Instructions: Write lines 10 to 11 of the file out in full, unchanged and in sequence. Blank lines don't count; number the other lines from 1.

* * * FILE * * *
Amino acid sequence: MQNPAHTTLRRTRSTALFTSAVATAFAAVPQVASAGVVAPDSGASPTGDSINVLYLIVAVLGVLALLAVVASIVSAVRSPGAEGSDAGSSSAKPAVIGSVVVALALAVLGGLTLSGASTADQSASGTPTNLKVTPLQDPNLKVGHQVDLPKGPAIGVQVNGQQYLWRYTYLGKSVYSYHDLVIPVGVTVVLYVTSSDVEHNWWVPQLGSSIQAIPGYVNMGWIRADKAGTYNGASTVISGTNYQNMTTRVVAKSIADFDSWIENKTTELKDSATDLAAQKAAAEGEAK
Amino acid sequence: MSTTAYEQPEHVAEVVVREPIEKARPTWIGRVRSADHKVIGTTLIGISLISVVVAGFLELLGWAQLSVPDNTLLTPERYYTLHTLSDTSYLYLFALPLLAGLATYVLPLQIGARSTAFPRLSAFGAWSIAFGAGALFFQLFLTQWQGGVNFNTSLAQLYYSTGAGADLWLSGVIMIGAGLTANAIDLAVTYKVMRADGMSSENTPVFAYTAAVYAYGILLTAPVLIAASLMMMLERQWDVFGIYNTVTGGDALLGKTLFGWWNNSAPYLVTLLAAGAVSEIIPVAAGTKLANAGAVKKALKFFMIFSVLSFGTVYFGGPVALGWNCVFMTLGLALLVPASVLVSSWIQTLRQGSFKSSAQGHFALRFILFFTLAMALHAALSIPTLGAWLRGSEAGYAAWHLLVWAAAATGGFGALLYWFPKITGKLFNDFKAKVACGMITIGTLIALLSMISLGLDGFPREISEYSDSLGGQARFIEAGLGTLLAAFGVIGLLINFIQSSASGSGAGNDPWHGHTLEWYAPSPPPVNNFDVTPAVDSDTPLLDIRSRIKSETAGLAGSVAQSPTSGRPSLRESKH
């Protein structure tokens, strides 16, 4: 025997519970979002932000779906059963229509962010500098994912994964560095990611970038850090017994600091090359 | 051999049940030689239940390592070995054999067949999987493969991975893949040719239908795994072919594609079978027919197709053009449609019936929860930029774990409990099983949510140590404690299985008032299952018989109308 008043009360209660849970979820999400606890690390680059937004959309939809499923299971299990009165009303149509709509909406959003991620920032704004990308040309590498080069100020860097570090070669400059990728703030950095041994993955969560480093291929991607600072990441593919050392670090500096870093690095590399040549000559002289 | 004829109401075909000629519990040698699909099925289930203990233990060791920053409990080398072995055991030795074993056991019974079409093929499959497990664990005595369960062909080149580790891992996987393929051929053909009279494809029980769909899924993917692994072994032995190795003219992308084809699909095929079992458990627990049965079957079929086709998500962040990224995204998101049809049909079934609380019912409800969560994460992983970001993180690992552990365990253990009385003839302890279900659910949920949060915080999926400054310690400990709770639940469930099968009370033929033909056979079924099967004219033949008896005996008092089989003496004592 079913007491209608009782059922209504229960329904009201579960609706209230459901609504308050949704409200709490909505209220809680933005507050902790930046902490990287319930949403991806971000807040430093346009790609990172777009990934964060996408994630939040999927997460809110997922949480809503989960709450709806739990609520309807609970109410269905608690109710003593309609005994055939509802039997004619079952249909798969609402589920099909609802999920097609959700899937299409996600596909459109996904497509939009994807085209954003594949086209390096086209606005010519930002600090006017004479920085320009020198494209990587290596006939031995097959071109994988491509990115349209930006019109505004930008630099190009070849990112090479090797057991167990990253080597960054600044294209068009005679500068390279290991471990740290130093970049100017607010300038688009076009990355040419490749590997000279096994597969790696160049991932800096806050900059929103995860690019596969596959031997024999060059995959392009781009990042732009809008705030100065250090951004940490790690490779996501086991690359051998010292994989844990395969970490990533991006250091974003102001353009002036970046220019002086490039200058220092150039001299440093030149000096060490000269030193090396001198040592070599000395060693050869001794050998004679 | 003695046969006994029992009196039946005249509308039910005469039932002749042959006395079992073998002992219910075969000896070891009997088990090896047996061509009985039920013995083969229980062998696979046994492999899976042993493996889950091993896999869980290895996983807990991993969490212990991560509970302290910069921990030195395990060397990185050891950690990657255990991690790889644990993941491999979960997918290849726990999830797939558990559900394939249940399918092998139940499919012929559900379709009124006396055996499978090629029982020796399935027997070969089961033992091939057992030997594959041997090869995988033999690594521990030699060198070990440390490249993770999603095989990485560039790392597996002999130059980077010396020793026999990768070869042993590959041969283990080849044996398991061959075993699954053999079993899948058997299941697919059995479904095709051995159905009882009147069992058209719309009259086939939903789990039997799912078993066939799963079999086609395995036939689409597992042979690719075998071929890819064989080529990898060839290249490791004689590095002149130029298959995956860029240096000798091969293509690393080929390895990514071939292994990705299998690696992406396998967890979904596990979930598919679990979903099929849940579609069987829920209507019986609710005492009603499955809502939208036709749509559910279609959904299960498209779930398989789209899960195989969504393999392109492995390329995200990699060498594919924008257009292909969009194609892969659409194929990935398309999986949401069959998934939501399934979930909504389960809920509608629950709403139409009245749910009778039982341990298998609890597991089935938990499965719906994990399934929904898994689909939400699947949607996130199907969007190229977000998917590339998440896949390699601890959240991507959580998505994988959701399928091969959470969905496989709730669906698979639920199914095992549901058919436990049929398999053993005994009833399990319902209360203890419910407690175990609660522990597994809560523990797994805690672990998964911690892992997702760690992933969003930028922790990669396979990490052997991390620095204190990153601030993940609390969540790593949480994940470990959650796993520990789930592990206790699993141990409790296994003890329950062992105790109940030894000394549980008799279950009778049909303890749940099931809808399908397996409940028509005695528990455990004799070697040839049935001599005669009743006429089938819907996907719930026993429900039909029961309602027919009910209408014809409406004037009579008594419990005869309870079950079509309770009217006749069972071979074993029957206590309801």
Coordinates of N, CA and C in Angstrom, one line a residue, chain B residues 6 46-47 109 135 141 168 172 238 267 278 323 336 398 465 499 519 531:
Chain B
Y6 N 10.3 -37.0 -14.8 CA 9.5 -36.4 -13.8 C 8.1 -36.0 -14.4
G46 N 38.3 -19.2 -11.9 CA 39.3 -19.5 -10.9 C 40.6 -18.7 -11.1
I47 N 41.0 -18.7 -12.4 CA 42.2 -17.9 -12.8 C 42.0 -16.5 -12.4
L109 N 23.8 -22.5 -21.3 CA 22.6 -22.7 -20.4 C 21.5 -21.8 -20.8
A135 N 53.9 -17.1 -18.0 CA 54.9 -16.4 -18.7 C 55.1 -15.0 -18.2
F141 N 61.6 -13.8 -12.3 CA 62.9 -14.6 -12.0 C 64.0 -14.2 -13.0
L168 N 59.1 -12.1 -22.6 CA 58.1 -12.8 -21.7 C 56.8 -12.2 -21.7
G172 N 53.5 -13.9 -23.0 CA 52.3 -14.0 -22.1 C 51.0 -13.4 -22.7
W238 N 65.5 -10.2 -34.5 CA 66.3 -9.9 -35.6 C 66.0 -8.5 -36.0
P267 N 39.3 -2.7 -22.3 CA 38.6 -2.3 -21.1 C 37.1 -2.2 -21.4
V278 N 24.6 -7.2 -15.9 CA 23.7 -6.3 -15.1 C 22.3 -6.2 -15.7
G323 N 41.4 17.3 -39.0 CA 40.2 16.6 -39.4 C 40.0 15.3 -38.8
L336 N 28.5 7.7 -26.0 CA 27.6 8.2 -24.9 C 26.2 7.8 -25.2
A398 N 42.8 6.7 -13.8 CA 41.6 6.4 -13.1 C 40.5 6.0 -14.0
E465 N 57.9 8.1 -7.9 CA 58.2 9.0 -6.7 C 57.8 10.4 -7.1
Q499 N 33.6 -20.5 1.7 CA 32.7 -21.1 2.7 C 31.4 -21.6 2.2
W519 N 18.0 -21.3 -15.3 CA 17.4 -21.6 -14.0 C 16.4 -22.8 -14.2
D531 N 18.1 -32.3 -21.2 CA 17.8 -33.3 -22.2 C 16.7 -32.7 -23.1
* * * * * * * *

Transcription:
A135 N 53.9 -17.1 -18.0 CA 54.9 -16.4 -18.7 C 55.1 -15.0 -18.2
F141 N 61.6 -13.8 -12.3 CA 62.9 -14.6 -12.0 C 64.0 -14.2 -13.0